Published online by Cambridge University Press: 12 November 2021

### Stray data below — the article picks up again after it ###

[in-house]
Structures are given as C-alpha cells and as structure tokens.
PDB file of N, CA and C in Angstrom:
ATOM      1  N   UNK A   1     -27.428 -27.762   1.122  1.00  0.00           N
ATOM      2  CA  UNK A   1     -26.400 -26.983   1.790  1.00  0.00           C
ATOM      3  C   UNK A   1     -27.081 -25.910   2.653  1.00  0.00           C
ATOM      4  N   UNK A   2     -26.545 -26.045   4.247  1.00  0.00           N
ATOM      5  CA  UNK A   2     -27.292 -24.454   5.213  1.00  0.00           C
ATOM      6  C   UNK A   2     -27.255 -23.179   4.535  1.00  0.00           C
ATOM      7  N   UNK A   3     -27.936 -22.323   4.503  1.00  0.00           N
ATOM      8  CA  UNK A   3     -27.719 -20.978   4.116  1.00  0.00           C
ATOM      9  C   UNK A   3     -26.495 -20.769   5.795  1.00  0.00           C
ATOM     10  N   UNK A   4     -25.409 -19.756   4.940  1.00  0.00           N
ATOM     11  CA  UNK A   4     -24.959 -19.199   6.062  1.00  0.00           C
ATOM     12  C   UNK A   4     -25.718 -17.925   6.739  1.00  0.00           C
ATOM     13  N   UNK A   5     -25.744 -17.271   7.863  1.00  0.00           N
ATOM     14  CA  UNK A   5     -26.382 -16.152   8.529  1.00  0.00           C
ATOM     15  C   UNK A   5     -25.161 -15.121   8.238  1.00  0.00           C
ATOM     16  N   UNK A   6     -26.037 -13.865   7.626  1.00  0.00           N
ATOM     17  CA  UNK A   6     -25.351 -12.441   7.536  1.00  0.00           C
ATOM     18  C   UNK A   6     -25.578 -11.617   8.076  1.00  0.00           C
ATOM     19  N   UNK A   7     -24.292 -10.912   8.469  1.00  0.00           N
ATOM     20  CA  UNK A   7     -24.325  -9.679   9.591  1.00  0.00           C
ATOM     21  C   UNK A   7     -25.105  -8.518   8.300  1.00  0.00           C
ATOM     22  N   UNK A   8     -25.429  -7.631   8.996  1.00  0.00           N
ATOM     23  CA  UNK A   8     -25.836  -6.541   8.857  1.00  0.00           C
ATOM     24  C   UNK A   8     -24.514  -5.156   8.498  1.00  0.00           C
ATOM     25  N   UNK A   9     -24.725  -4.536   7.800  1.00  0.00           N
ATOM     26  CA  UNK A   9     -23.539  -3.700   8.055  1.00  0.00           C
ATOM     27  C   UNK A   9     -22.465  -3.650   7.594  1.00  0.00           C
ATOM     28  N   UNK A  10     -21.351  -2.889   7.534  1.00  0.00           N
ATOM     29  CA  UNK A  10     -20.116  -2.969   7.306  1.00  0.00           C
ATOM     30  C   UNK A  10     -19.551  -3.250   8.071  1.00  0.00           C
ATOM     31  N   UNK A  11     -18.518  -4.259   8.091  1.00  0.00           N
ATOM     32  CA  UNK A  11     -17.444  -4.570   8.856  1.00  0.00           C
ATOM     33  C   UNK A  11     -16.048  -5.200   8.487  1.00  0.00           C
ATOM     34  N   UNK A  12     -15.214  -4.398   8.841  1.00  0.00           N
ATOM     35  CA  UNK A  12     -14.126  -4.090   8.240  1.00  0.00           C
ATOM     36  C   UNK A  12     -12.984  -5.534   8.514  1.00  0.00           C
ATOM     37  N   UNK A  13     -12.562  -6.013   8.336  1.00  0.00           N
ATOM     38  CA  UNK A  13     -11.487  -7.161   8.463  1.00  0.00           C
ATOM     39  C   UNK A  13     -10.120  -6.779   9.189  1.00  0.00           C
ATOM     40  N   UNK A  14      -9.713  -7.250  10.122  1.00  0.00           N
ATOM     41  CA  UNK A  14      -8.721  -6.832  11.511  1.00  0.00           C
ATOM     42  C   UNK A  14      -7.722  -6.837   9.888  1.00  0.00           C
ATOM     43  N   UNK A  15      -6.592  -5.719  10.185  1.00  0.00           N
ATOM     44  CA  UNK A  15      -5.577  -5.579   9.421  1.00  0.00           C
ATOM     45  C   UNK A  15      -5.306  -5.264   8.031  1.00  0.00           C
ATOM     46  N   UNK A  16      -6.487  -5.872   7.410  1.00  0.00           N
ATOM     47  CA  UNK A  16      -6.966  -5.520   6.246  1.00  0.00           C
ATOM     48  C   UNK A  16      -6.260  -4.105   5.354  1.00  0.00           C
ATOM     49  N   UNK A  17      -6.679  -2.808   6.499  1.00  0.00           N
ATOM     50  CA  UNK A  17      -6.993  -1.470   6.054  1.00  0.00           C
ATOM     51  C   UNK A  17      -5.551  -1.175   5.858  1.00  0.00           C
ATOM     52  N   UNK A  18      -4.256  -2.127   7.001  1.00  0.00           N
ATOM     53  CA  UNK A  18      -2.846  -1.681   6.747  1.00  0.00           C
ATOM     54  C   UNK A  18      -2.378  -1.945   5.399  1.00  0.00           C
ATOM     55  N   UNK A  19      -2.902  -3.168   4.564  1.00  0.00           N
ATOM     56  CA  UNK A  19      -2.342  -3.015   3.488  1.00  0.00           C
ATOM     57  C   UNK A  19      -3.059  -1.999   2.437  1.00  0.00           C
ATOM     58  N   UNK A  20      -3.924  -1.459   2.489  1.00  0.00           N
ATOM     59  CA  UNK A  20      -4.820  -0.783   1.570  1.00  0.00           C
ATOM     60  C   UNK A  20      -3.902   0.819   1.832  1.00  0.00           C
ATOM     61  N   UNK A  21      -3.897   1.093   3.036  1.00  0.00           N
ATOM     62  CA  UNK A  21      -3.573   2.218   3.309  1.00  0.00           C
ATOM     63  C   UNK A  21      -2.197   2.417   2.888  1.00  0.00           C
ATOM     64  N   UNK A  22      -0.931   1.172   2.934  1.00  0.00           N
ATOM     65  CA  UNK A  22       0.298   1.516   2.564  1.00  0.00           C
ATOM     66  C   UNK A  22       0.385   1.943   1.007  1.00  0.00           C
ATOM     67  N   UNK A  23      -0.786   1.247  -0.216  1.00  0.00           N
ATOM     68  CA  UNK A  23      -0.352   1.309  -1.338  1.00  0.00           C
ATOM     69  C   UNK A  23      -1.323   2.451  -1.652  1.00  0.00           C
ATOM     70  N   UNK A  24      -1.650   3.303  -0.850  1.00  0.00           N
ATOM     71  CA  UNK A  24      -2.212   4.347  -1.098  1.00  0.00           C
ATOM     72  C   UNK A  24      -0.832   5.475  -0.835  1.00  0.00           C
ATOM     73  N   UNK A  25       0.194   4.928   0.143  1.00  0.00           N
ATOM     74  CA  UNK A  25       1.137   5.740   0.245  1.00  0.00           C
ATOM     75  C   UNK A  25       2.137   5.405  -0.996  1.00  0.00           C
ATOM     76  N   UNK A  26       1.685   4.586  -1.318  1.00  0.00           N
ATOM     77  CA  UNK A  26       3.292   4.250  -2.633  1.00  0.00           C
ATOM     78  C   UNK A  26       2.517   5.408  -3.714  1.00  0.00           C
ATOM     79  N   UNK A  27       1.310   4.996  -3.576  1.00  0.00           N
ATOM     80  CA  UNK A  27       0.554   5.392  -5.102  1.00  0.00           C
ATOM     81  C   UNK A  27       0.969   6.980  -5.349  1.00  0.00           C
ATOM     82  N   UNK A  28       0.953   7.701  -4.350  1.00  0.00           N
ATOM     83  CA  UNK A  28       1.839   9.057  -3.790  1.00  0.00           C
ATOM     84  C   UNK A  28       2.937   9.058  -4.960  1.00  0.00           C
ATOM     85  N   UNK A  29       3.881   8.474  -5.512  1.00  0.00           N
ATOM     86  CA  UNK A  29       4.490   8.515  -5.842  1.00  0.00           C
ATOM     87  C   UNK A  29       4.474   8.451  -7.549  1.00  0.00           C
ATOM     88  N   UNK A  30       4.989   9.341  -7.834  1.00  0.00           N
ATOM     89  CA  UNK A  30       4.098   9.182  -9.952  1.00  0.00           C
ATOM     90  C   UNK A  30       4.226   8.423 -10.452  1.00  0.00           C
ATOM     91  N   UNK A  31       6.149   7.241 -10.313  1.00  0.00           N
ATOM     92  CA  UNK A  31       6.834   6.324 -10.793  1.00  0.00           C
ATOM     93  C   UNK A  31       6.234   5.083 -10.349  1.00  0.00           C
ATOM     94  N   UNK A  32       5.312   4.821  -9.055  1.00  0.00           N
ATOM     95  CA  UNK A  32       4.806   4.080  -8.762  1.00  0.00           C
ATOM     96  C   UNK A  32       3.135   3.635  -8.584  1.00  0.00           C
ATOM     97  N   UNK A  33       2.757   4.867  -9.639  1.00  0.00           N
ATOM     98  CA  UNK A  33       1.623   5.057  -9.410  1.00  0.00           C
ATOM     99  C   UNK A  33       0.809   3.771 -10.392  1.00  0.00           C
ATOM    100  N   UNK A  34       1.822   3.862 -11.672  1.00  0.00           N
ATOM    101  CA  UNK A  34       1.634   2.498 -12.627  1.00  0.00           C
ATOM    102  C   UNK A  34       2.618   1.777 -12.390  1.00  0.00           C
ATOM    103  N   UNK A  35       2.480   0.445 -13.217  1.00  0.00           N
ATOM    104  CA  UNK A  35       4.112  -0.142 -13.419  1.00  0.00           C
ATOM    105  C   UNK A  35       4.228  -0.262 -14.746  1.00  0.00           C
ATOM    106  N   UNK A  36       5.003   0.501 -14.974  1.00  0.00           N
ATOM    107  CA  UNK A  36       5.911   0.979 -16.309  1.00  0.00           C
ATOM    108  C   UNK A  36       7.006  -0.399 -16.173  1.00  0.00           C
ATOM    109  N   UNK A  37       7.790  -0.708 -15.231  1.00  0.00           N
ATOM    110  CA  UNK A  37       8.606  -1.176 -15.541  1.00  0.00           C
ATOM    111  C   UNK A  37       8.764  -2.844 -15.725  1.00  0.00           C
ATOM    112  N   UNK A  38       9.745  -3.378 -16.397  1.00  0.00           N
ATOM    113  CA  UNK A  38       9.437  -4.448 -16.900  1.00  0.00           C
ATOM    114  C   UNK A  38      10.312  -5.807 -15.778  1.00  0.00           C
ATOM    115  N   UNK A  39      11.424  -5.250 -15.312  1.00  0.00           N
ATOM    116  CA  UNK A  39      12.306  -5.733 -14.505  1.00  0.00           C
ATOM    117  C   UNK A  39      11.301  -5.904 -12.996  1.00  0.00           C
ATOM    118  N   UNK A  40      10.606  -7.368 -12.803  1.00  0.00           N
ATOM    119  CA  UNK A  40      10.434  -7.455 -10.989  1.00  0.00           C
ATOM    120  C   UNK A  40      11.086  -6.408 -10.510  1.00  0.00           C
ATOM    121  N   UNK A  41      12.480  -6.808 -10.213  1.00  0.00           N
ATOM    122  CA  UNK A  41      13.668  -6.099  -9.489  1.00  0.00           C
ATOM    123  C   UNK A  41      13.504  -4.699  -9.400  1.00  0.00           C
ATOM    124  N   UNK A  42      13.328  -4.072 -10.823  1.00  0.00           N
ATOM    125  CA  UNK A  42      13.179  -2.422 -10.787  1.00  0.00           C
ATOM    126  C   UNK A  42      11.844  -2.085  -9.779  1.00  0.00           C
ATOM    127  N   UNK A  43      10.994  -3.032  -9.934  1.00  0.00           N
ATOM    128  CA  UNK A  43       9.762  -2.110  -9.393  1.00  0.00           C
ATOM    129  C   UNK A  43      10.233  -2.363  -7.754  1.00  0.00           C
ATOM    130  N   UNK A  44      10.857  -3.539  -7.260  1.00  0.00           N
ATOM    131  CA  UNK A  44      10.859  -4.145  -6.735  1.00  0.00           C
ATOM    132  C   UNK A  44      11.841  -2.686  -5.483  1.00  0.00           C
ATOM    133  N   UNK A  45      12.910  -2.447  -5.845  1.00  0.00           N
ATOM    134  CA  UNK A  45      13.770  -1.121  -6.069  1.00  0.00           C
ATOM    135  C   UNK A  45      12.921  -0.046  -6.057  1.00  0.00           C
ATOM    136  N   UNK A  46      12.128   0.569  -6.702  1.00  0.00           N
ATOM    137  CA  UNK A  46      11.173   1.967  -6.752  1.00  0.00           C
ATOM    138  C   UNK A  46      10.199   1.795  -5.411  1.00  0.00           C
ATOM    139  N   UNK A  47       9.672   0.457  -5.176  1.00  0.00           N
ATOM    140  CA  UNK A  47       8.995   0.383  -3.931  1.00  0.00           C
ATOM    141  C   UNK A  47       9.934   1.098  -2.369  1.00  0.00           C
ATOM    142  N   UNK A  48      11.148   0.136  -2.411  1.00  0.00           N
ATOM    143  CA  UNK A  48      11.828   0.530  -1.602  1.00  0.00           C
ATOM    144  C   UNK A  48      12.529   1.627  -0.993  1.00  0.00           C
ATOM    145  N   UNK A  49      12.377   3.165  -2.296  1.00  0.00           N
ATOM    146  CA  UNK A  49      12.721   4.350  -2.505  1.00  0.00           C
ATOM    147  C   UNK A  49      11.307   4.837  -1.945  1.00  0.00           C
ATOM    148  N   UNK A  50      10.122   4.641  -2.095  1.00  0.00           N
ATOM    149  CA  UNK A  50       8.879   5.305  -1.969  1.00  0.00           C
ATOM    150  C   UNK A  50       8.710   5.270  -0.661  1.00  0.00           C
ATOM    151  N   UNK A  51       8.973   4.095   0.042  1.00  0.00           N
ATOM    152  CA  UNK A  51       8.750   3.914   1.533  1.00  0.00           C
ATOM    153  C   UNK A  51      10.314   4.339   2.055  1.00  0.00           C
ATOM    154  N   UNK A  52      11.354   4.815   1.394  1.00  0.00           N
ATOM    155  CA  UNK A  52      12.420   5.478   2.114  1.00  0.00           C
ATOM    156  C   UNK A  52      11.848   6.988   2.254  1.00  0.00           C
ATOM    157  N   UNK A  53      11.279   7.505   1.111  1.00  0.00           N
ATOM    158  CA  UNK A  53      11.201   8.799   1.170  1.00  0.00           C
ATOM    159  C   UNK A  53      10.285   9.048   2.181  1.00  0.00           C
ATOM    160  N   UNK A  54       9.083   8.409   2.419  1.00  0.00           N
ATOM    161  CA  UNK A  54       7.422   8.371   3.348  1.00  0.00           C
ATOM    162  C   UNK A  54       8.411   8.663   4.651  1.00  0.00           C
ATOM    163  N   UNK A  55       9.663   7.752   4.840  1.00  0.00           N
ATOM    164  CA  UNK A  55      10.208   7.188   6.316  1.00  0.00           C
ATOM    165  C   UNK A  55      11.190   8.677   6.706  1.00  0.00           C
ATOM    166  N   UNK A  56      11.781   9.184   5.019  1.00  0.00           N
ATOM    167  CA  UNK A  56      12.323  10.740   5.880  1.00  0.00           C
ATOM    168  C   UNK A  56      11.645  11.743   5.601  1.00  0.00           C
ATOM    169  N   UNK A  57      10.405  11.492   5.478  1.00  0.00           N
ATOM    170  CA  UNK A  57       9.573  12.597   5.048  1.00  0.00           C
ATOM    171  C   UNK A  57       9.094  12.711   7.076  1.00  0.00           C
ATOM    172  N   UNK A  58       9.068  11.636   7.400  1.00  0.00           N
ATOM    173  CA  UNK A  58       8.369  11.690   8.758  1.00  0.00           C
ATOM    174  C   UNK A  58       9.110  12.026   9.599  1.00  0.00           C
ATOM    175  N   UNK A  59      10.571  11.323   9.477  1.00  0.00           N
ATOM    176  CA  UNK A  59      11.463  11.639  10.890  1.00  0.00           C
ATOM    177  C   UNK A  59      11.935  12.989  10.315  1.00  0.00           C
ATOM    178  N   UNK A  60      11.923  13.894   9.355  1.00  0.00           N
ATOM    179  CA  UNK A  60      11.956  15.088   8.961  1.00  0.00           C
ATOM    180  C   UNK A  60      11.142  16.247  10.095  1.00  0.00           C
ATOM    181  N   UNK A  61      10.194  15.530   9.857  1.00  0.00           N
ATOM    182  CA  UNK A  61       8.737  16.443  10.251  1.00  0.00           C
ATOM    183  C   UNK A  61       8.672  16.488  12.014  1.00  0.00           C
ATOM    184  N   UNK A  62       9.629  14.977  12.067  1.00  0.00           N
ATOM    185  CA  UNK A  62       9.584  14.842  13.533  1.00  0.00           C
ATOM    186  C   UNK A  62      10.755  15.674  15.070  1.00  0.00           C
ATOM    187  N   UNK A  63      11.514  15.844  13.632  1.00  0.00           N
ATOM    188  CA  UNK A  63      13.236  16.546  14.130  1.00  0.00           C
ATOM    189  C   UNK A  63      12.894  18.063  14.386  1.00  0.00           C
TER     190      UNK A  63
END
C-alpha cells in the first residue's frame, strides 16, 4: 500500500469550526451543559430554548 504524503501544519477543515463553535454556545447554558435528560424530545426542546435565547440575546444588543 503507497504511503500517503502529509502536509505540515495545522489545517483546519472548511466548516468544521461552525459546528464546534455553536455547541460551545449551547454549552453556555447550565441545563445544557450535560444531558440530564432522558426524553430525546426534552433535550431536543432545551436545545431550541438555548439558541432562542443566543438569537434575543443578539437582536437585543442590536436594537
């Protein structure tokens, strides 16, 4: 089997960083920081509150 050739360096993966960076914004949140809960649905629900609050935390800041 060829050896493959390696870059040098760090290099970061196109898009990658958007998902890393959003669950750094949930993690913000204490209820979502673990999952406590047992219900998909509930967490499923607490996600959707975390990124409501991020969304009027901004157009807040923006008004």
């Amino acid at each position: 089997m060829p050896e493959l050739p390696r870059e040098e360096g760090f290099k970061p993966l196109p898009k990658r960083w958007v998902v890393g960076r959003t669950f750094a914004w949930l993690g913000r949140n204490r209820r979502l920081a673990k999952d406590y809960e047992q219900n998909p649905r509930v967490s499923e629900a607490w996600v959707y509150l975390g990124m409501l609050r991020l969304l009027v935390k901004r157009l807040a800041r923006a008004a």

In Israel, the relationship between Arab citizens and the police centers on a desire for better service provision. This chapter asks how police integration affects the quality and distribution of crime prevention. First, I use original survey data to show that Arab citizens who perceive the police as more integrated are more willing to report crimes to the police. Next, I argue that the police use this information to allocate crime-fighting resources more efficiently. Using panel data on officer demographics and a nationwide crime victimization survey, I show that within a given location, increases in the religious diversity of officers are associated with decreases in crime. This effect occurs only in localities with majority non-Jewish populations. However, within those localities, the decrease in crime holds for both Jewish and non-Jewish citizens. These results point to the potential for police integration to benefit all members of society, making it a powerful first-step toward reconciliation in communities with deep-seated identity divisions.